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Gevo awarded $5M to develop cellulosic jet fuel; separate contract to supply alcohol-to-jet drop-in biojet fuel to USAF

Gevo, Inc. received a $5-million grant from the United States Department of Agriculture (USDA) for the development of biojet fuel from woody biomass and forest product residues. The award is a portion of a $40-million grant presented to the Northwest Advanced Renewables Alliance (NARA), a consortium led by Washington State University (WSU). (Earlier post.)

Separately, Gevo has also been awarded a contract by the Defense Logistics Agency (DLA) to supply biojet fuel to the US Air Force (USAF). The contract, worth a possible total of $600,000, provides that Gevo will supply the USAF with up to 11,000 gallons of “alcohol-to-jet” (ATJ)-based jet fuel, which will be used to support engine testing and a feasibility flight demonstration using an A-10 aircraft.

NARA award. NARA includes a broad consortium of scientists from universities, government laboratories and private industry. The Washington State University (WSU)-led grant aims to address the need for a domestic biofuel alternative for US commercial and military air fleets. The NARA project envisions developing a new, viable, aviation fuel industry using wood and wood waste in the Pacific Northwest, where forests cover almost half of the region.

The project also will focus on increasing the profitability of wood-based fuels through development of high-value, bio-based co-products to replace petrochemicals that are used in products such as plastics.

Gevo, the only product development company in this consortium, believes that woody biomass can be used as a cellulosic feedstock to create petroleum replacements such as isobutanol. In July 2010, Gevo reported the successful production of isobutanol from fermentable sugars derived from cellulosic biomass. The company also successfully converted the cellulosic isobutanol into isobutylene and paraffinic kerosene (jet fuel).(Earlier post.)

Gevo uses synthetic biology and metabolic engineering to develop biocatalysts (fermentation organisms) to make only isobutanol via fermentation at high concentrations—i.e., without the typical expression of co-products. The initial generation biocatalyst operates on fermentable sugars from grain crops, sugar cane and sugar beets. Gevo has already produced renewable gasoline and jet fuel that meet or exceed all ASTM specifications. The company is now developing a new generation of biocatalysts that can use the mixed sugars from biomass to produce cellulosic isobutanol.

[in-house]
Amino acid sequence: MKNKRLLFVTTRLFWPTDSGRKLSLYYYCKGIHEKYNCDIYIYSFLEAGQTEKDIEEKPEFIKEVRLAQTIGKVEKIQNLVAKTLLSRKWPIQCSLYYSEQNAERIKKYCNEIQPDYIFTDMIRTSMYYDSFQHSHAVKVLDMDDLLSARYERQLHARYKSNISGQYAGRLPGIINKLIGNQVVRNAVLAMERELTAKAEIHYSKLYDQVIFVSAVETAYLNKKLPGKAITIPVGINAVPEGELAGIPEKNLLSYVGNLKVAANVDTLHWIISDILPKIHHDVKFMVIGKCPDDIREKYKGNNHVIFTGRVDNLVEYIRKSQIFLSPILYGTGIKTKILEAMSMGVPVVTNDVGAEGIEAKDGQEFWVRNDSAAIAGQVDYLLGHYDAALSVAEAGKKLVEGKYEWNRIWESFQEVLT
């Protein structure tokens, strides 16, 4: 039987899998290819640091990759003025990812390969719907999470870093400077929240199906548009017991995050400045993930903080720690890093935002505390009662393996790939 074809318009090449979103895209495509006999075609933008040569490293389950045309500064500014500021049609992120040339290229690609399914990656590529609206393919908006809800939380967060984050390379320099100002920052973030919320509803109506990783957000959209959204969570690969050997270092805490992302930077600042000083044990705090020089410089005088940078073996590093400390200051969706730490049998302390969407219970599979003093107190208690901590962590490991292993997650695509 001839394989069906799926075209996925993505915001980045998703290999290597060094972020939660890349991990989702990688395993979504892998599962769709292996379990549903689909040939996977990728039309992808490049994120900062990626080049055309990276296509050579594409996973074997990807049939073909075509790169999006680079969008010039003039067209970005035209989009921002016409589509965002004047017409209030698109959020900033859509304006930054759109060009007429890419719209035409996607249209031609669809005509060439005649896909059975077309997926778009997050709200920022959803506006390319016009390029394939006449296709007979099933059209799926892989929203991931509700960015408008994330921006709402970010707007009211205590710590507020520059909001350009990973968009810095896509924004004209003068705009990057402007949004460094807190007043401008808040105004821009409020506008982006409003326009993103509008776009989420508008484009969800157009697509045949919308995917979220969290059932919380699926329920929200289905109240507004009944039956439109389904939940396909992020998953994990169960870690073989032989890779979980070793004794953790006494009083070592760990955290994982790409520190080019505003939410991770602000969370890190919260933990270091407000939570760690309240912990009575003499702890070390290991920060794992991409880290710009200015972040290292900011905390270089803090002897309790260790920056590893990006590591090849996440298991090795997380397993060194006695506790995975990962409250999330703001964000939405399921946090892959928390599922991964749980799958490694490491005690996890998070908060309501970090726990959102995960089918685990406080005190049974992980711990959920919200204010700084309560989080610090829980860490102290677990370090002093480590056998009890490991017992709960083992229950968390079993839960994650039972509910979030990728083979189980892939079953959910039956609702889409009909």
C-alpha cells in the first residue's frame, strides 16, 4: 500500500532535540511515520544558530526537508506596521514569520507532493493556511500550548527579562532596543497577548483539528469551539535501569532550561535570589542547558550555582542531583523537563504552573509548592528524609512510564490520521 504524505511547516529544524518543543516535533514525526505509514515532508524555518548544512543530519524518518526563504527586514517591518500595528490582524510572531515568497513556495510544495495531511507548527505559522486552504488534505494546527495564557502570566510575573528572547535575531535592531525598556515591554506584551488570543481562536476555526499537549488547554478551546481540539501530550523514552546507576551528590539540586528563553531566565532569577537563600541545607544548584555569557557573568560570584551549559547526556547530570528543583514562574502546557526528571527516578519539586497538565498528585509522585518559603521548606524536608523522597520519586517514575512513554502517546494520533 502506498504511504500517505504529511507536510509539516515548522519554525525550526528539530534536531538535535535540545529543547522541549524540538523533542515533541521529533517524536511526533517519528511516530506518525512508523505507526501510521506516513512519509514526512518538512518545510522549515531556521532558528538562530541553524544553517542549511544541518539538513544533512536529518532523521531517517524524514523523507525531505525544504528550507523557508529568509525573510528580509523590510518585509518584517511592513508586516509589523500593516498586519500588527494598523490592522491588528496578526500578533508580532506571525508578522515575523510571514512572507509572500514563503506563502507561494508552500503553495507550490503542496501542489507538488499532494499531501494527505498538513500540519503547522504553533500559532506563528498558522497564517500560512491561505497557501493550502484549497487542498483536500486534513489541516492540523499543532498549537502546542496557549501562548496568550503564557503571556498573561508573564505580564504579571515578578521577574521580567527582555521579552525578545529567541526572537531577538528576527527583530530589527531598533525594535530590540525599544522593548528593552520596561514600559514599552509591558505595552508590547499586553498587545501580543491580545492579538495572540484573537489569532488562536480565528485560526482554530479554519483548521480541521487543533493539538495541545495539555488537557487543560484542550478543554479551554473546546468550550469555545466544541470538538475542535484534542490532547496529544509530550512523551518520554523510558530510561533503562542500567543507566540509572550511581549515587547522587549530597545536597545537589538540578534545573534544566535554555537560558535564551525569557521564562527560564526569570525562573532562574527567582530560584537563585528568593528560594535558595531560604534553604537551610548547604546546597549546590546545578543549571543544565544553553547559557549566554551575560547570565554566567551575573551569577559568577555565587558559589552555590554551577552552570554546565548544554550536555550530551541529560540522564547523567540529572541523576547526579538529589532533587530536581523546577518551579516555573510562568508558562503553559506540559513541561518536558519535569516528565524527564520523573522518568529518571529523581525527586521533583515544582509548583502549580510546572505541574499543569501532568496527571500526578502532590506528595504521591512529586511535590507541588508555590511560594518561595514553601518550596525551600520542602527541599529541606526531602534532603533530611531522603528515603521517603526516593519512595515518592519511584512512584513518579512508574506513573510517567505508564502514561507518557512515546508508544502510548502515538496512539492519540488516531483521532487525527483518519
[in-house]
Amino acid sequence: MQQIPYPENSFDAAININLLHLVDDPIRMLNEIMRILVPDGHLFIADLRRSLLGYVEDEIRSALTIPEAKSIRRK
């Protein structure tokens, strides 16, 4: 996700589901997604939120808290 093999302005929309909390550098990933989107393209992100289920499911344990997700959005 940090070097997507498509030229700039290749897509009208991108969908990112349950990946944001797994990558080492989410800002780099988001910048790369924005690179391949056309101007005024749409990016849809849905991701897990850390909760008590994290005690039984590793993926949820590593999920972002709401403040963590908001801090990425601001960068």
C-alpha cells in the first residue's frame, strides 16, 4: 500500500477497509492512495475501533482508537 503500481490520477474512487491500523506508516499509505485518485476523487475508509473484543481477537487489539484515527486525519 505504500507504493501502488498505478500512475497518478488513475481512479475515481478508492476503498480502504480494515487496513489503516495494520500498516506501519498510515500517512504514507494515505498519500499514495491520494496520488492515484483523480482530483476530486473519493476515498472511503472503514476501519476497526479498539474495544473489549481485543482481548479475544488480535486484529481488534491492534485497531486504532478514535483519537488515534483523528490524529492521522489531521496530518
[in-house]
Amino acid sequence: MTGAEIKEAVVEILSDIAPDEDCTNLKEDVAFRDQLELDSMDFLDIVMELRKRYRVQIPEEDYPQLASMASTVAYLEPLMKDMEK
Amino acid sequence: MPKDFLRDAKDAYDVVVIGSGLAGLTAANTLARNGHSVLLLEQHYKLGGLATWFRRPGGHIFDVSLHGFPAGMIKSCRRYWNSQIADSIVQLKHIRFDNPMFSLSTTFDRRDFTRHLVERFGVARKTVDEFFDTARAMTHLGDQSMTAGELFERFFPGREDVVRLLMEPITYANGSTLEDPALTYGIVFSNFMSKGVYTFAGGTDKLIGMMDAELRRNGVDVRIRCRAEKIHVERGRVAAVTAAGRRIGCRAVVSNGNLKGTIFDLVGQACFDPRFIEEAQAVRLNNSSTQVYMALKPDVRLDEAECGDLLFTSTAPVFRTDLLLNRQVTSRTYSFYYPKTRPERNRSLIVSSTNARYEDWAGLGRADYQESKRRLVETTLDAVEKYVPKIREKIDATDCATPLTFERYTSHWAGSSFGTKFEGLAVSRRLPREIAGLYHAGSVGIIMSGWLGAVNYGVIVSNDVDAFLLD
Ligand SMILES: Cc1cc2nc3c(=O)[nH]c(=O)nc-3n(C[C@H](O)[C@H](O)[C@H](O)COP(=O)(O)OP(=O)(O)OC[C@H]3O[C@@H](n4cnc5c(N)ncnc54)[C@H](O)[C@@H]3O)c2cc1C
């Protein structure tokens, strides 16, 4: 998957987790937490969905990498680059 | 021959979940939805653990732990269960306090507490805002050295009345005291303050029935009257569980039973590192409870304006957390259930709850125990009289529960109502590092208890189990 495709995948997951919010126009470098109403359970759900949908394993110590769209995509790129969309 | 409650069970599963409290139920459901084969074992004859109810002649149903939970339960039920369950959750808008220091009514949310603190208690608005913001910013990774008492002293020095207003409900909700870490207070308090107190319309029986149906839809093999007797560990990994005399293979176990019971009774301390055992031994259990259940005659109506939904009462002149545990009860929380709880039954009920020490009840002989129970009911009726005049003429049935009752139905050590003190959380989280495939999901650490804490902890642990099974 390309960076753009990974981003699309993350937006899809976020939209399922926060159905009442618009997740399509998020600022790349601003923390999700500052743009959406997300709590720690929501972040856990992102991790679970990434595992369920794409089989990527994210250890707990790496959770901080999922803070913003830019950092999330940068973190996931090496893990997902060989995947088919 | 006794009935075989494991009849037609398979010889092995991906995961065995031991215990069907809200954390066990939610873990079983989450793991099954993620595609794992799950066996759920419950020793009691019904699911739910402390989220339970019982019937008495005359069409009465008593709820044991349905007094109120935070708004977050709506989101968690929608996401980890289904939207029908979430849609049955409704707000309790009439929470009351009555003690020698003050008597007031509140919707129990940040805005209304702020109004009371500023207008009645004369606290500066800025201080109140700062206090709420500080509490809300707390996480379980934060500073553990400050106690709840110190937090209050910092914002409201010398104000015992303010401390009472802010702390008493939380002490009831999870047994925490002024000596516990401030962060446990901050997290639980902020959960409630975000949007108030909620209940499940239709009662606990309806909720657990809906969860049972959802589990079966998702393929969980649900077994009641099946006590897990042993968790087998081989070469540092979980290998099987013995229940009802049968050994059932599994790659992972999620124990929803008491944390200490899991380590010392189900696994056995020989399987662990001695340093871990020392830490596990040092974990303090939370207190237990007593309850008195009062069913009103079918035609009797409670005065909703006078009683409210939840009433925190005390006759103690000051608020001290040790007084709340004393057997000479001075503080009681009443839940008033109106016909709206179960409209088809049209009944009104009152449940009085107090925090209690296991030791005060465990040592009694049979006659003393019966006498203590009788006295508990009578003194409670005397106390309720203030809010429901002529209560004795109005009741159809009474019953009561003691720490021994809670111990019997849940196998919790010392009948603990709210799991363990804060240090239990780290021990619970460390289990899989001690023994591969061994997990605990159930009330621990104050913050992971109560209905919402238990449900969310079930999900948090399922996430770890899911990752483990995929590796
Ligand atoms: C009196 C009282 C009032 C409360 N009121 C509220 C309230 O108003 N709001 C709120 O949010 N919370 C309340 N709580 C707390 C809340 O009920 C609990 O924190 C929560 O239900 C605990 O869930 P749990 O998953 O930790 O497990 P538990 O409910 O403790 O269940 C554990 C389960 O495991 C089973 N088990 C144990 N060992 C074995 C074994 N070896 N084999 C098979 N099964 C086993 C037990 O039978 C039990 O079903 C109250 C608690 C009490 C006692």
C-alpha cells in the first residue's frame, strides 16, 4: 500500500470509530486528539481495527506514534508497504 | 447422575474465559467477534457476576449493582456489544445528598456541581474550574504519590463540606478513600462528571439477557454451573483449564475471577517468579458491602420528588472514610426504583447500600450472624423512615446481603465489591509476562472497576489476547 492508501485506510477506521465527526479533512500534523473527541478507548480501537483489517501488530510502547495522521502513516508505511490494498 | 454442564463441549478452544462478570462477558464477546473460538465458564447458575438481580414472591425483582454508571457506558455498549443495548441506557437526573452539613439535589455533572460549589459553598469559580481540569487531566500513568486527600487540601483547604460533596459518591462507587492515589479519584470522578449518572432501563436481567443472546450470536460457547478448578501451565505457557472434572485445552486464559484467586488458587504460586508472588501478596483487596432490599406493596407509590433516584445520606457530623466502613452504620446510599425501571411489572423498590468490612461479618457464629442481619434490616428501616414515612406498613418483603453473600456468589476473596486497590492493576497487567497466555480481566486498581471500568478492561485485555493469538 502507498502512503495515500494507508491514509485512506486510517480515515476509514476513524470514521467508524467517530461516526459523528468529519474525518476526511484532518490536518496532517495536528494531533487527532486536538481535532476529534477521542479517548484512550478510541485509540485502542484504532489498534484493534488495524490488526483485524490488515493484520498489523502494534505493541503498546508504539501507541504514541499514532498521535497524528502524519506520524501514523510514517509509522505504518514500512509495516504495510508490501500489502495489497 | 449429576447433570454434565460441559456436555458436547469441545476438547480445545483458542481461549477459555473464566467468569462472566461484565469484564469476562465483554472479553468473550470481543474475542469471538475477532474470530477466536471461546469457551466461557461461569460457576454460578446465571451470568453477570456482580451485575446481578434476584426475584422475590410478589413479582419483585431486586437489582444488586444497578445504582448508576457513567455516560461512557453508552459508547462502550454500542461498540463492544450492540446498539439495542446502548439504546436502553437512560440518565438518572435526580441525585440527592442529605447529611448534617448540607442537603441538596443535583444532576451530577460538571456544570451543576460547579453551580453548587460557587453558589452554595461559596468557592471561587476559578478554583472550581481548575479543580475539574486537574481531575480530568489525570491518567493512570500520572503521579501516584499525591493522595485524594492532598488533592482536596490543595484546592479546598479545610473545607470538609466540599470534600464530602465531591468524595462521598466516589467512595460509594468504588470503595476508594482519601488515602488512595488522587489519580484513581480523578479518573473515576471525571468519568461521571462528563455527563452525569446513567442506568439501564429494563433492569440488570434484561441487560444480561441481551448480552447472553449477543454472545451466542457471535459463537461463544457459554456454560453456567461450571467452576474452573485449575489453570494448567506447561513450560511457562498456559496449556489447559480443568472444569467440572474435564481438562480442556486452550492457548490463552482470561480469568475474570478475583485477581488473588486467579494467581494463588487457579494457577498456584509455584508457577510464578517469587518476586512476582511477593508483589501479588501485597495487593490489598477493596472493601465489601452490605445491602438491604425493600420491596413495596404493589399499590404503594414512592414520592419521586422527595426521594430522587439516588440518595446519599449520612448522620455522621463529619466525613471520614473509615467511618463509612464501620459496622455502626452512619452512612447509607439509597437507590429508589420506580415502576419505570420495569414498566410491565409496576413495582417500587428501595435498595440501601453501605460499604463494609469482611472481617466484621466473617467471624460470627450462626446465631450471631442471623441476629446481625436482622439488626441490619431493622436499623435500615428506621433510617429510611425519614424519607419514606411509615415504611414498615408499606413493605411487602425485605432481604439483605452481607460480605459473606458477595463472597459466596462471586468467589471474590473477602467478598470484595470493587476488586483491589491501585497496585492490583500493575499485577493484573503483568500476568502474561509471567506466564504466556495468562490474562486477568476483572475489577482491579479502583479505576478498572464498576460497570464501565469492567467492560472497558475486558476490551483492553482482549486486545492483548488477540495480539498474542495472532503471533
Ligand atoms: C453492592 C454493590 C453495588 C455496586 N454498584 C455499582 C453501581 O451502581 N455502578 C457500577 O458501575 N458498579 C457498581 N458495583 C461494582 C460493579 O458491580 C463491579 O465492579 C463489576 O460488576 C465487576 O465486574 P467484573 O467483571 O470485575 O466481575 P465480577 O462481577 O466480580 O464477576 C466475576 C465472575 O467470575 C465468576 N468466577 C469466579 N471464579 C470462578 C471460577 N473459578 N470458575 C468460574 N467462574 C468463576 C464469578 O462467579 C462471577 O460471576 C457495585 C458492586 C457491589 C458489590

The NARA project is a critical next step in proving its effectiveness. Gevo intends to use its portion of the award to optimize its cellulosic yeast and fermentation process.

Gevo previously announced its progress to airline engine testing using starch derived isobutanol to jet fuel. Gevo expects to receive full fuel certification by 2013 from the American Society for Testing and Materials (ASTM) for its biojet fuel. (Earlier post.) Gevo also recently announced a toll-manufacturing alliance with Texas-based South Hampton Resources for the construction of a demonstration plant to make biojet fuel and other hydrocarbons from Gevo’s renewable isobutanol.

Other NARA members include Weyerhaeuser, Catchlight Energy, Oregon State University, Pennsylvania State University, and the University of Minnesota.

DLA contract. The Gevo contract is the first ATJ fuel contract awarded by the DLA. The contract stipulates that Gevo will supply the USAF with 7,000 gallons of ATJ fuel. The fuel will be shipped to Wright-Patterson Air Force Base, where the Air Force will finish lab testing and begin engine testing. DLA has the option to order up to an additional 4,000 gallons at the end of the contract.

The ATJ fuel is scheduled to be produced from isobutanol at Gevo’s hydrocarbon processing demonstration plant in Silsbee, Texas, in partnership with South Hampton Resources. The company plans to begin shipping product to the USAF in the first quarter of 2012.

Gevo ATJ. Gevo uses known chemistry and existing refinery infrastructure to convert isobutanol into aliphatic and aromatic hydrocarbons:

Bio-derived isobutanol (from starch or biomass) is dehydrated over an acidic catalyst to produce isobutylene, which is then further reacted to product mixtures of longer chain aliphatic hydrocarbons. A portion of this material is reacted separately to form high density aromatic compounds.

Hydrogen gas, a byproduct of the aromatization reaction, is used to remove unsaturated bonds in the aliphatic material.

The hydrocarbons then are blended in proportions that can meet all ASTM standards for fuels: isooctane is a dimer of dehydrated isobutanol and is a major component of the premium value alkylates, a key gasoline component; a trimer of the isobutylene (dehydrated isobutanol) is a jet fuel blend stock; a polymer of four and five isobutylenes can make a diesel blend stock.

The resulting kerosene is the same as that conventionally produced form butylenes, says Gevo CEO Patrick Gruber.


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